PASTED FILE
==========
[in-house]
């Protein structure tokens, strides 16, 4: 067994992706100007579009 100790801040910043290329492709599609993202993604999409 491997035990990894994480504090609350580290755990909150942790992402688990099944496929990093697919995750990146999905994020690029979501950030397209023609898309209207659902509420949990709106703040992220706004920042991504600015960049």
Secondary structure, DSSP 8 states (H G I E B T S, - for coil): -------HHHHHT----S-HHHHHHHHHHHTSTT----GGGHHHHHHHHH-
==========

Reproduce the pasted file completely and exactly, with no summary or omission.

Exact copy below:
[in-house]
């Protein structure tokens, strides 16, 4: 067994992706100007579009 100790801040910043290329492709599609993202993604999409 491997035990990894994480504090609350580290755990909150942790992402688990099944496929990093697919995750990146999905994020690029979501950030397209023609898309209207659902509420949990709106703040992220706004920042991504600015960049």
Secondary structure, DSSP 8 states (H G I E B T S, - for coil): -------HHHHHT----S-HHHHHHHHHHHTSTT----GGGHHHHHHHHH-